Lebanon’s Discontent Has Religious Roots

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Lebanese antigovernment demonstrators in Tripoli, Libya, Oct. 29. Photo: ibrahim chalhoub/Agence France-Presse/Getty Images The country was founded as a haven for Christians but has lost its purpose. By Robert Nicholson

For more than two weeks Lebanese citizens from every walk of life have taken to the streets demanding social and political reform. While the protests have been unifying and peaceful, at the heart of Lebanon’s problems is a deep-seated identity crisis. After World War I the French established Lebanon as a homeland for Christians who had been hiding in its mountains since the advent of Islam. Long famous for its cedar trees—and the Phoenicians who used them to build ships for the world’s first maritime trading empire—Lebanon always has been a nexus between the Semitic heartland and Greco-Roman world beyond. The distinctive expression of Lebanese Christianity, the Syriac Maronite Church, was an Aramaic-speaking Eastern rite affiliated with the Western See of Rome. Lebanon’s geographic isolation still didn’t hold back the outside world. After one particularly bad anti-Christian pogrom in 1860—and subsequent intervention by Britain and France—the Ottoman Empire gave Lebanon’s historic autonomy the force of law. Sixty years later, the French took possession and moved the country toward independence over the objections of local Muslims who wanted to remain part of Greater Syria. Maronite leaders asked the League of Nations to extend the borders of the fledgling state to make it more economically viable. This move more than doubled Lebanon’s Muslim population, making the region’s only Christian state barely half-Christian before its official founding. The Maronites retained control over Lebanon’s pre-independence politics until Christian emigration and Muslim population growth forced them to make concessions in the National Pact of 1943. While successful in consolidating control of the presidency, army and Parliament, the Maronites disavowed their allegiance to the West and conceded Lebanon’s Arab identity. Never mind that most did not see themselves as truly Arab. Hence the fundamental source of Lebanon’s instability: Though built as a Christian state, Lebanon has become less Christian over time. The discrepancy between law and fact grows more glaring. Already on the eve of independence in 1943, Lebanon was little more than a Christian-Muslim power-sharing experiment. Since then, the growing Muslim majority has sought to cast off the control of a shrinking, frustrated and increasingly paranoid Christian minority. Caught up in the Arabist tide of the mid-20th century, Lebanon slid toward crisis in 1958 and again in 1975 when local Muslim forces teamed up with Yasser Arafat’s Palestinian guerrillas to challenge state authority. The violent countercampaign of Lebanon’s Christians, which launched a bloody 15-year civil war, was the panicked response of a people determined to save a homeland they had never really possessed. After some initial success, Lebanon’s Christian factions turned on each other and lost the war. Exhausted and forced to compromise, the two sides struck a deal in 1989. The Ta’if Agreement reduced Christian representation in Parliament, limited the power of the Maronite president, and enhanced the power of the Sunni prime minister. It also forced the disarmament of Lebanon’s militias—with the exception of Hezbollah, which was allowed to keep its weapons to fight Israeli forces commanding a small strip of land on the Lebanese side of the border. Thirty years later Hezbollah is stronger, Muslims are more numerous (especially after an influx of Syrian refugees), and Christians are divided among various Sunni and Shiite parties to which they have pledged allegiance to survive. Meanwhile, an Islamic civil war playing out across the region has made the Near East even more dangerous for Christians than it was a century ago. The tiny country that was built to shelter them has itself become a vehicle for repressing them. Lebanon’s Christians need security more than ever. Given the region’s history of religious violence, their fears are likely to grow in proportion to their exclusion from Lebanese politics. Where those fears will lead—and how they can be addressed—is the question world leaders should ask. Whether it’s decentralization, partition or emigration, the country needs a solution quickly. Lebanon can’t be a Christian state: That ship sailed in the 1940s. If Lebanon serves no purpose distinct from its neighbors, why should it exist? The failure to answer this question lies at the heart of the country’s instability, harming Christians and Muslims alike. Without a cogent sense of national identity and a vision for its future, Lebanon’s economic and political decline—and its manipulation by foreign powers—will get worse. Mr. Nicholson is president of the Philos Project.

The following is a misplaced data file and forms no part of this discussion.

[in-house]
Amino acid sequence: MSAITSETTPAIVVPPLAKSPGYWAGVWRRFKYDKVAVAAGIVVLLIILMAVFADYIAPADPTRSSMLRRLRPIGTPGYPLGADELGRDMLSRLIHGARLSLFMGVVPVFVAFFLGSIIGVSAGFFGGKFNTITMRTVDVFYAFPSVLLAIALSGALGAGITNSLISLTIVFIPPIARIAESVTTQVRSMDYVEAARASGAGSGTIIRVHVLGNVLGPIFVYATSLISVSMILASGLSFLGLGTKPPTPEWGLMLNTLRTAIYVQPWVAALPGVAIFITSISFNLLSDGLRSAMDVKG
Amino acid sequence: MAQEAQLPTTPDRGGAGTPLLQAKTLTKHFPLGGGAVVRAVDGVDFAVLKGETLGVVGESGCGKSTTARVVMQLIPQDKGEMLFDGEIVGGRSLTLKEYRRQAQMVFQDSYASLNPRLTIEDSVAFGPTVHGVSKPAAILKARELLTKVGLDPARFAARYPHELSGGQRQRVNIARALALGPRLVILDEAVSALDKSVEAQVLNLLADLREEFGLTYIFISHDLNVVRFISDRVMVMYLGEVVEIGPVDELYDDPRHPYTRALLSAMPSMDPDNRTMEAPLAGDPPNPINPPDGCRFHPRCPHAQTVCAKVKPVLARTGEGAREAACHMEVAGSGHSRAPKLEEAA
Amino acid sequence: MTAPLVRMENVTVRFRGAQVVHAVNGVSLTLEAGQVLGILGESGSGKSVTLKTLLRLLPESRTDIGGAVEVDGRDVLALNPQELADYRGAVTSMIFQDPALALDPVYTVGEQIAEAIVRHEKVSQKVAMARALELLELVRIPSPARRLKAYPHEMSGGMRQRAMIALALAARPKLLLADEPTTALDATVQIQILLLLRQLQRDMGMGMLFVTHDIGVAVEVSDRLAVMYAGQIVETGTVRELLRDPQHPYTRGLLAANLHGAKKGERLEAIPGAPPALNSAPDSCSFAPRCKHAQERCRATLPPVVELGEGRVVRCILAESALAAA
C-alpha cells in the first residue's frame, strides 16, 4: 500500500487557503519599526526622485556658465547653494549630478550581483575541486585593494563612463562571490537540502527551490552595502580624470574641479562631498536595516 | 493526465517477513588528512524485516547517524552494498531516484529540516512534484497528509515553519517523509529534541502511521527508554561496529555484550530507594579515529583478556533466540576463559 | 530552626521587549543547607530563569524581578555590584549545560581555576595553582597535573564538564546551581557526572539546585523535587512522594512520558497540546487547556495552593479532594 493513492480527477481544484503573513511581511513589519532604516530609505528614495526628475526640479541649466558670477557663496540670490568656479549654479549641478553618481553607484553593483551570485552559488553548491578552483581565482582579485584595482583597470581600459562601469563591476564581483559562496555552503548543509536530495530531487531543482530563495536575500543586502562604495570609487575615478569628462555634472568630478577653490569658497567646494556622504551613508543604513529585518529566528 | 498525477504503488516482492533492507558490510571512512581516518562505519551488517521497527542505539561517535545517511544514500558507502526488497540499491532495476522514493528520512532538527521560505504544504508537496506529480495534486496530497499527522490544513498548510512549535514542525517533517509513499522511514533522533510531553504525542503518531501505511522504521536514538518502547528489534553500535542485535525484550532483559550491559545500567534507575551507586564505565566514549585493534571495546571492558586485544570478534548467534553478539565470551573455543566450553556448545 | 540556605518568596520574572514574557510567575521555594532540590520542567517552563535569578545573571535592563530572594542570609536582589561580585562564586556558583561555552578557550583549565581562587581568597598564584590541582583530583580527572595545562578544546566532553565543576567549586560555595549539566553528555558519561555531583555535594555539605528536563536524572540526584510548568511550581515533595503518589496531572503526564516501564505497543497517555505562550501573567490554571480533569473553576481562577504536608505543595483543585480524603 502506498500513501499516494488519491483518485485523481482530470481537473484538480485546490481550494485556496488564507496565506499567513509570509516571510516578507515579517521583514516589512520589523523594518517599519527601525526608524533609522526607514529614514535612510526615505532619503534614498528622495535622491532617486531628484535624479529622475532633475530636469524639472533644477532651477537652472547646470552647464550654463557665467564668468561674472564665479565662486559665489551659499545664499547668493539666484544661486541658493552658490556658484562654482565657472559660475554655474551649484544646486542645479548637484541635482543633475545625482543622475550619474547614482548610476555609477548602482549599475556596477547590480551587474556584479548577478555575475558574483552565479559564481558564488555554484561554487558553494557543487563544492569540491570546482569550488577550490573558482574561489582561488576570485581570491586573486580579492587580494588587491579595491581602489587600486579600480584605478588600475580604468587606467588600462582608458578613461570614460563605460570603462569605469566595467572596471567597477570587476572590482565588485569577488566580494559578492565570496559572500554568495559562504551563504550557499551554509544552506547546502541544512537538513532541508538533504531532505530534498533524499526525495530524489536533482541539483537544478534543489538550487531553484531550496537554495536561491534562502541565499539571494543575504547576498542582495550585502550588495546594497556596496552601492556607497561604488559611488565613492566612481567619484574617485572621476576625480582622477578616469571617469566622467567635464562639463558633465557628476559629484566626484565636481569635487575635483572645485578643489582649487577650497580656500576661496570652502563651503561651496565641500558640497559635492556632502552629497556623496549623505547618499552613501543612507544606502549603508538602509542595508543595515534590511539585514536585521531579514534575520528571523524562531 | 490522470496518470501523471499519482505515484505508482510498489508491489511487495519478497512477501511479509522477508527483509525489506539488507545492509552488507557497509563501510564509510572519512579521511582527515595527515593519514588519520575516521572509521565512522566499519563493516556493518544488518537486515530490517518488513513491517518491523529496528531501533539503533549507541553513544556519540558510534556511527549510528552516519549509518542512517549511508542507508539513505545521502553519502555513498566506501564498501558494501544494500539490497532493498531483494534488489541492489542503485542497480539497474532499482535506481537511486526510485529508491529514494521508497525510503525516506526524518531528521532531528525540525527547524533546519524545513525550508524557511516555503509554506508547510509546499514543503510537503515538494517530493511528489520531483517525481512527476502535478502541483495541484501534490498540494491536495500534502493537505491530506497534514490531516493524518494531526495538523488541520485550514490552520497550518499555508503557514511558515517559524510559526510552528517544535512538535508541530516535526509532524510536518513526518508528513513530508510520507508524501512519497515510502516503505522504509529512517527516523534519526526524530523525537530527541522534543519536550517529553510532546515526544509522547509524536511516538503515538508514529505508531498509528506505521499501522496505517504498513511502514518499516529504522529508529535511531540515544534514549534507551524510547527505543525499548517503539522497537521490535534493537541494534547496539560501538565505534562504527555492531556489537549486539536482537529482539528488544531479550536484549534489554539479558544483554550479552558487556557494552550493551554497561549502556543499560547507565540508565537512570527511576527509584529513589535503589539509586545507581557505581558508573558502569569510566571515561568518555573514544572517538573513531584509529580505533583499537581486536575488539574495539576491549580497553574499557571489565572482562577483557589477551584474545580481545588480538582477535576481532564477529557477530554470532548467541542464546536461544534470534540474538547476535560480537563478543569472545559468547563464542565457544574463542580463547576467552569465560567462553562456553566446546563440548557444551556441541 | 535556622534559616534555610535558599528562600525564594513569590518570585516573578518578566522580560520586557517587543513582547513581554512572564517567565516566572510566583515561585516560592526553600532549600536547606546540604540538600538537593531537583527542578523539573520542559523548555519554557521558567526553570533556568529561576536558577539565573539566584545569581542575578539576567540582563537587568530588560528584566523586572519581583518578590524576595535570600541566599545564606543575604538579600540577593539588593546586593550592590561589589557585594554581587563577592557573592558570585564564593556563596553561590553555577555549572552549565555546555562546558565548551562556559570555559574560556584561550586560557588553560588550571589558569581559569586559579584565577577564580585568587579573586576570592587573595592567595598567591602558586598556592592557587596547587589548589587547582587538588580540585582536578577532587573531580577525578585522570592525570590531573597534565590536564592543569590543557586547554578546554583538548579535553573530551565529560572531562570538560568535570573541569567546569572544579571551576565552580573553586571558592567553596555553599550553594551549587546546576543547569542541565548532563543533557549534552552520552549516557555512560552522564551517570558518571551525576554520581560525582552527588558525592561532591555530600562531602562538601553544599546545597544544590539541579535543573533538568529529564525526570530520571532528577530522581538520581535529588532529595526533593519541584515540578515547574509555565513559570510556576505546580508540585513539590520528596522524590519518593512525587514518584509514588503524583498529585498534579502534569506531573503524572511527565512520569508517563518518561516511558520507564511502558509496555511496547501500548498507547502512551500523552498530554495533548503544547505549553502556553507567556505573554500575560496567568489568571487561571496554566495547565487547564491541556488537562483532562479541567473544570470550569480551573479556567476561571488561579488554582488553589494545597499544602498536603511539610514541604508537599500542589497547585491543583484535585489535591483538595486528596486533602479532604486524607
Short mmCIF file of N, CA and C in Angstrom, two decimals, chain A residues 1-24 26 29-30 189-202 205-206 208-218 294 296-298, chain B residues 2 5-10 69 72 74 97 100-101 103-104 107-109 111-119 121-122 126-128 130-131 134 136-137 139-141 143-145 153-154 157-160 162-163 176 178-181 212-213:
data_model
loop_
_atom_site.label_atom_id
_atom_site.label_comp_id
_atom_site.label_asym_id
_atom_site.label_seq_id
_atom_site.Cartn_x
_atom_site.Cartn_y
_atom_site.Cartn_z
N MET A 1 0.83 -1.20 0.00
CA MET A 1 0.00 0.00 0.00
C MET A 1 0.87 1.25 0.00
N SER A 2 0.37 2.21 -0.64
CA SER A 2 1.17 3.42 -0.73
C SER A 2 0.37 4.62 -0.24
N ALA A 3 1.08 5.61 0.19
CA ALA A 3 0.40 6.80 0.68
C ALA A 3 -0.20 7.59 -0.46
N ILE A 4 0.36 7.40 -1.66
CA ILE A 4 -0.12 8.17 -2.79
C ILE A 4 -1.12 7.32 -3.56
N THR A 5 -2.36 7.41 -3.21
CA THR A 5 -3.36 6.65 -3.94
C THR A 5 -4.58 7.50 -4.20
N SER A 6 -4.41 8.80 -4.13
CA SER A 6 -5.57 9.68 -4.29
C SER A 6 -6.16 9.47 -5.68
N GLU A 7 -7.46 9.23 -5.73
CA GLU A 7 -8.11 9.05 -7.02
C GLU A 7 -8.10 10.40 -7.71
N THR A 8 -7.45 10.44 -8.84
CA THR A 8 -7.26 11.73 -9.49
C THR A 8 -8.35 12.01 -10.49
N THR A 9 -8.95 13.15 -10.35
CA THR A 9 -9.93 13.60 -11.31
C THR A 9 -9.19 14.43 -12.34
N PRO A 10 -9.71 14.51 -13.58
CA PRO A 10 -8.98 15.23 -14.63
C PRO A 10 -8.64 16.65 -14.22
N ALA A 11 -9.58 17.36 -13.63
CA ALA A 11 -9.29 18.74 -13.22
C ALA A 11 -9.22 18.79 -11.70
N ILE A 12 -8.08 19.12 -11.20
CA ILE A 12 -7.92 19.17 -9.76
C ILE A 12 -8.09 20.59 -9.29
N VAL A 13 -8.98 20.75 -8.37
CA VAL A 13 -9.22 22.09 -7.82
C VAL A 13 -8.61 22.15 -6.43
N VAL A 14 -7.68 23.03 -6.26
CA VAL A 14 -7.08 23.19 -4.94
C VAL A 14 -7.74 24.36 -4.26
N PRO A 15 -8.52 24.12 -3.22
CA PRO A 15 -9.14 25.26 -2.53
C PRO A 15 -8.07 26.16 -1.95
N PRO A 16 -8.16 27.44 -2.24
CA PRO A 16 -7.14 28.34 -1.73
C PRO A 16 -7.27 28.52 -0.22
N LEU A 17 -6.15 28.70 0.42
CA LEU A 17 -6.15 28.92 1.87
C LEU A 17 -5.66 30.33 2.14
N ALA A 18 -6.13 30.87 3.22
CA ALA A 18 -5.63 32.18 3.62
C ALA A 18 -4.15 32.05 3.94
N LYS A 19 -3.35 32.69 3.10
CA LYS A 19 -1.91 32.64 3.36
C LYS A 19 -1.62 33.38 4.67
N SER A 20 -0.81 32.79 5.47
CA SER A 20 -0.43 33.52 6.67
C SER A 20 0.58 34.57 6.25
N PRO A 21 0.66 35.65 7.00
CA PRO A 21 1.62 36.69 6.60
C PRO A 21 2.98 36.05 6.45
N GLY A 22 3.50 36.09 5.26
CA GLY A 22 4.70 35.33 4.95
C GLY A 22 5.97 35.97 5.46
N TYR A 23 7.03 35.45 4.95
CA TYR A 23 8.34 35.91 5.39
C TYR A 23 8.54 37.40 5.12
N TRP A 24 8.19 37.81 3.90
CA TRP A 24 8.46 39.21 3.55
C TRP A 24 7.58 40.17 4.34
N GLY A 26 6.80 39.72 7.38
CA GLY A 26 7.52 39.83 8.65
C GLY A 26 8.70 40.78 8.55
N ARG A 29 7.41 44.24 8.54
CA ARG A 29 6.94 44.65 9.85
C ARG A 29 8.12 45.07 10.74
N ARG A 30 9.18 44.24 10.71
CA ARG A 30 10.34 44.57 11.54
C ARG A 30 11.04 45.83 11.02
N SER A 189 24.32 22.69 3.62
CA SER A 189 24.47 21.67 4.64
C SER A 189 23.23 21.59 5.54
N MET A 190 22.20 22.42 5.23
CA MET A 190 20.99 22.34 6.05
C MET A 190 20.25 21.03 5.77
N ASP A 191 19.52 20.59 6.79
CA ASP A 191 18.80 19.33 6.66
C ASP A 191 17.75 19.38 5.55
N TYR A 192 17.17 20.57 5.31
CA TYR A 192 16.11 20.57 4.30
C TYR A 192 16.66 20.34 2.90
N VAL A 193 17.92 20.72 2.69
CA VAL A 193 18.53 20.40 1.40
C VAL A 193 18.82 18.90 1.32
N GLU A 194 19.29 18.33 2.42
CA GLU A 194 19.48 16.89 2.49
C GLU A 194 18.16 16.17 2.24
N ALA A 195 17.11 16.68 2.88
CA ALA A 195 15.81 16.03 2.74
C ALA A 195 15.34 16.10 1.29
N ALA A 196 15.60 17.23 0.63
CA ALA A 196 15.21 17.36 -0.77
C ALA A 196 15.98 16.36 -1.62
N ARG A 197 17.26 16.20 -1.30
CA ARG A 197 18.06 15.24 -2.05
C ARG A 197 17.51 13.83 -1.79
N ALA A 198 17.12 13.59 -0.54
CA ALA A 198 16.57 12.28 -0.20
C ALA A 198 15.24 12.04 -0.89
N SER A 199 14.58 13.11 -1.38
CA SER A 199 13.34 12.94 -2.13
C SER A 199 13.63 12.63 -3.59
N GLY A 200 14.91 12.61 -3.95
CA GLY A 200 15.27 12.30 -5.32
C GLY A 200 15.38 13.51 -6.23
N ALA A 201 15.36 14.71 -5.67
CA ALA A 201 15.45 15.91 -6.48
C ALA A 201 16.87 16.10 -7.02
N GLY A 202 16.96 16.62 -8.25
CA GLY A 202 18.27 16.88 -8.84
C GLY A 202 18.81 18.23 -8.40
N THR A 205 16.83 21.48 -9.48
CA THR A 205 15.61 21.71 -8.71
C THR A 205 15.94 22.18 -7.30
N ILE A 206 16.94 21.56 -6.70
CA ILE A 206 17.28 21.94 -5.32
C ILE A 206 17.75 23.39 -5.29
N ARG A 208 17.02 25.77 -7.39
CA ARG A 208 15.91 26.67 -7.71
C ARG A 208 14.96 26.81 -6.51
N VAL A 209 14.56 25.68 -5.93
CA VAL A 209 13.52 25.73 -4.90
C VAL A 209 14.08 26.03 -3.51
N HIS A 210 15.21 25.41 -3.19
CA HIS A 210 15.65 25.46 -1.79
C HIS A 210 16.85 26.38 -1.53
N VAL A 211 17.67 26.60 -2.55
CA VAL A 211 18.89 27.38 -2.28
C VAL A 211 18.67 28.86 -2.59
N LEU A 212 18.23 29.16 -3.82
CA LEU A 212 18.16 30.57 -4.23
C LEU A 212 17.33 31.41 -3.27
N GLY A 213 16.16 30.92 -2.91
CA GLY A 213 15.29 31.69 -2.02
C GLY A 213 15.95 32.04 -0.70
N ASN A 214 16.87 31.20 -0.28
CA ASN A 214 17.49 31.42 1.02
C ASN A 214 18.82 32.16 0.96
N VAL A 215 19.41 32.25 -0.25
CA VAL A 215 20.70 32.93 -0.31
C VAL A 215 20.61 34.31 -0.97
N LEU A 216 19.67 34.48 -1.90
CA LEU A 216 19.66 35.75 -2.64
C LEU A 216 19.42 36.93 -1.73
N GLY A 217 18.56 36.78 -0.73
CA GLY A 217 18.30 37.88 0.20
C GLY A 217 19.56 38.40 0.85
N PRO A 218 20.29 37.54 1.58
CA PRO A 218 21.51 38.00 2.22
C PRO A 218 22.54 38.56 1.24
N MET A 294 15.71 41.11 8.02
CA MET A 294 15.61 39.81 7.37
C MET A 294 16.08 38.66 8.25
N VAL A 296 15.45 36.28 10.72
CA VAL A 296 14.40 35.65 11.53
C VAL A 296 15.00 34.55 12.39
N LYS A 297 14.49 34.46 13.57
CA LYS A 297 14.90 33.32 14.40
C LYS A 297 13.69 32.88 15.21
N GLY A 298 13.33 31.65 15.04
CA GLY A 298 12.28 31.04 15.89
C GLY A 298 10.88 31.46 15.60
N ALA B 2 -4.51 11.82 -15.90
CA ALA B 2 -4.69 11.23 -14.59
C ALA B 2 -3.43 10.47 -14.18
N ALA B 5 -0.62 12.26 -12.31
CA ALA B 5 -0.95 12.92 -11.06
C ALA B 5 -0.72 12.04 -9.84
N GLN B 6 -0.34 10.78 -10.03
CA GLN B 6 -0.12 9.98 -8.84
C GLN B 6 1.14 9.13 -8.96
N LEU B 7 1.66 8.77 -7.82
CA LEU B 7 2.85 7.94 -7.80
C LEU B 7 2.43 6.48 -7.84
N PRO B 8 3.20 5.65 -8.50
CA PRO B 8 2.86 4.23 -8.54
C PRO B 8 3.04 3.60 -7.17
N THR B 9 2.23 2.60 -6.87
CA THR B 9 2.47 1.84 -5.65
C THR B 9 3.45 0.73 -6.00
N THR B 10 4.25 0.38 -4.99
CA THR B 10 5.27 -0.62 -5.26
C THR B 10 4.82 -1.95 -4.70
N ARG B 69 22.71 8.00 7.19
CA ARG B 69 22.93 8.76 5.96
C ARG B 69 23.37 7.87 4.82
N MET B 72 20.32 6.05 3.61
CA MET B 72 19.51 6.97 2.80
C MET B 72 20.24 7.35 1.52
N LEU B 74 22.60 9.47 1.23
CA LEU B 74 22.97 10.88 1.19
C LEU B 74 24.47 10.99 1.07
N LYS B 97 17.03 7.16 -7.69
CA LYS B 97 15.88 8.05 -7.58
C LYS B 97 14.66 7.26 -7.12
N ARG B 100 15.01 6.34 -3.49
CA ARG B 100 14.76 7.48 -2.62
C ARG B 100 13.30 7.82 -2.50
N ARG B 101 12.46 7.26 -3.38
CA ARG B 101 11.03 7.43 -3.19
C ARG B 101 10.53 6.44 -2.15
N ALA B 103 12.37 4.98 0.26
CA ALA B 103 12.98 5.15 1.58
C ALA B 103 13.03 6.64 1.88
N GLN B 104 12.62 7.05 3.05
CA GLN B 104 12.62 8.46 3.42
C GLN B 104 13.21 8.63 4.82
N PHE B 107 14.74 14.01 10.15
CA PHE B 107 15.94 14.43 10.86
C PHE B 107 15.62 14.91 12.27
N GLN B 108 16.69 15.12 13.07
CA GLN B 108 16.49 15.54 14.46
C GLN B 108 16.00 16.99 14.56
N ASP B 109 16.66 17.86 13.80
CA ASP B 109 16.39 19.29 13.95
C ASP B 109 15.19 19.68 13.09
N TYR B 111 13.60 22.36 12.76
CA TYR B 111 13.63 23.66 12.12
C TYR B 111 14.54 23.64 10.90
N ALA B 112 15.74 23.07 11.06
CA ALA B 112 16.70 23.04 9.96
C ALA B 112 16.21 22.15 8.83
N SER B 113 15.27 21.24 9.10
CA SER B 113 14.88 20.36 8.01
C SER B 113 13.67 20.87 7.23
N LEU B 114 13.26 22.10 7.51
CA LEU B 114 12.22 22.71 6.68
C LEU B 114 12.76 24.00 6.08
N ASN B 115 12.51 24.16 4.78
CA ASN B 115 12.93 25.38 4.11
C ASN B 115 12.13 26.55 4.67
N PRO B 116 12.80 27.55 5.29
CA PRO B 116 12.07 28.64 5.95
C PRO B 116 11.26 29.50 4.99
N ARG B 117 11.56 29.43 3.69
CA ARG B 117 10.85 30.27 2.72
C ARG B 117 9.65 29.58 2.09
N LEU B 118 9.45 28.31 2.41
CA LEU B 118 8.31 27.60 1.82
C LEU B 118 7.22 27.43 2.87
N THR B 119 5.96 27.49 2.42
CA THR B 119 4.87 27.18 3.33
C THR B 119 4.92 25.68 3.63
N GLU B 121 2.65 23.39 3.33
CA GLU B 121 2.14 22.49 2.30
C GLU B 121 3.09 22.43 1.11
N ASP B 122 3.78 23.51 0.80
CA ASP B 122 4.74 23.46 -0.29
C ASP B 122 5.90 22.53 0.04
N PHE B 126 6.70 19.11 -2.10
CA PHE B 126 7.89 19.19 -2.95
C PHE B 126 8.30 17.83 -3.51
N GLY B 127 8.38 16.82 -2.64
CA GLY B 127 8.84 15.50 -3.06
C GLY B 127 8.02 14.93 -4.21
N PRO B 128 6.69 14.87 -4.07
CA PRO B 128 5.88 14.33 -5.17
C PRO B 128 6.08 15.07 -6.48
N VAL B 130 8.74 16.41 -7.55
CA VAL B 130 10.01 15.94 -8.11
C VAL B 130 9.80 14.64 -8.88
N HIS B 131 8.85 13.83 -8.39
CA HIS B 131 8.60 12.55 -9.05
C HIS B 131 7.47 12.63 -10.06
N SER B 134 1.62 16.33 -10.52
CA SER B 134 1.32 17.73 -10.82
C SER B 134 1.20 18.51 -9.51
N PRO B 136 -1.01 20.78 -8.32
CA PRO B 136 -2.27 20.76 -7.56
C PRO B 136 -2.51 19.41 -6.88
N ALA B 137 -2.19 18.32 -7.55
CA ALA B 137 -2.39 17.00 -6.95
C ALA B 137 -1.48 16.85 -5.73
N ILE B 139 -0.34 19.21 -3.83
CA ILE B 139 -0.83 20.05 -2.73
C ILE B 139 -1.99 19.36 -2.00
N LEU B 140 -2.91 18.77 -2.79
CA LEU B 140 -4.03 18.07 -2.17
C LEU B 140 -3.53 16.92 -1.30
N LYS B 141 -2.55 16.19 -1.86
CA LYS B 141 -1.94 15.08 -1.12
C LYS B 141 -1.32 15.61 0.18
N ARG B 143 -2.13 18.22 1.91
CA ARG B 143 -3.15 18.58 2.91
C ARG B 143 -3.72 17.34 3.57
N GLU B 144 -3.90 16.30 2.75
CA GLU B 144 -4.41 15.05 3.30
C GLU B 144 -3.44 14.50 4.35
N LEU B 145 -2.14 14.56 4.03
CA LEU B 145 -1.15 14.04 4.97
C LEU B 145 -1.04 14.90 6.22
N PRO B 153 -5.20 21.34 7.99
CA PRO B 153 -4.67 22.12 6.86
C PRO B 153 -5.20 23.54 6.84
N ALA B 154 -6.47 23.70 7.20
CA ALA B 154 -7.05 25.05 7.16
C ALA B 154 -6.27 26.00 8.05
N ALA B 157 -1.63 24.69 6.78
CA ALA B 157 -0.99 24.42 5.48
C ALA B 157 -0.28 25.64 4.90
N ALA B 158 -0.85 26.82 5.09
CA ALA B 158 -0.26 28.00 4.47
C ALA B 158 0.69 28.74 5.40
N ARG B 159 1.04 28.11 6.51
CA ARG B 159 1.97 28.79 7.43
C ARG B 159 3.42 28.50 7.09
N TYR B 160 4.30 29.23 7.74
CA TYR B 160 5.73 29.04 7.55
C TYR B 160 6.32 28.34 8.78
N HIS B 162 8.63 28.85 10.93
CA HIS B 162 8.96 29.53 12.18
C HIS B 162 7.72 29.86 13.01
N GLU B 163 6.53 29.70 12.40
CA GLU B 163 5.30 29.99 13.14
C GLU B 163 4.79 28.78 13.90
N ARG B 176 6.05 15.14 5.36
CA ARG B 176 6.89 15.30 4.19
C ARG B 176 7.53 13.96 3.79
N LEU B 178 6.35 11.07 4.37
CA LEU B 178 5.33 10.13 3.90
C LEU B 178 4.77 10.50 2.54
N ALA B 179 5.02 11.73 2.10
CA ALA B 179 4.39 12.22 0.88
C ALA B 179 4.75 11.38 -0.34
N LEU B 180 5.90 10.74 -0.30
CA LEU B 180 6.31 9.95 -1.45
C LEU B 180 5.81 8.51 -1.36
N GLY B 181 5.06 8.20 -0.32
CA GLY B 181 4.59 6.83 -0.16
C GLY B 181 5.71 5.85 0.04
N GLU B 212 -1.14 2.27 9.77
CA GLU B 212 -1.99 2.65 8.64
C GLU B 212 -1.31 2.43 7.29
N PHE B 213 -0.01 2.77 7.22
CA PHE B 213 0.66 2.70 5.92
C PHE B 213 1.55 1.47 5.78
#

Main Street: During a speech at Notre Dame law school on October 11, 2019, Attorney General Bill Barr explained how secularists are assaulting religious freedom in an effort to break down traditional moral values and instead impose their own orthodoxy. Image: Robert Franklin/Associated Press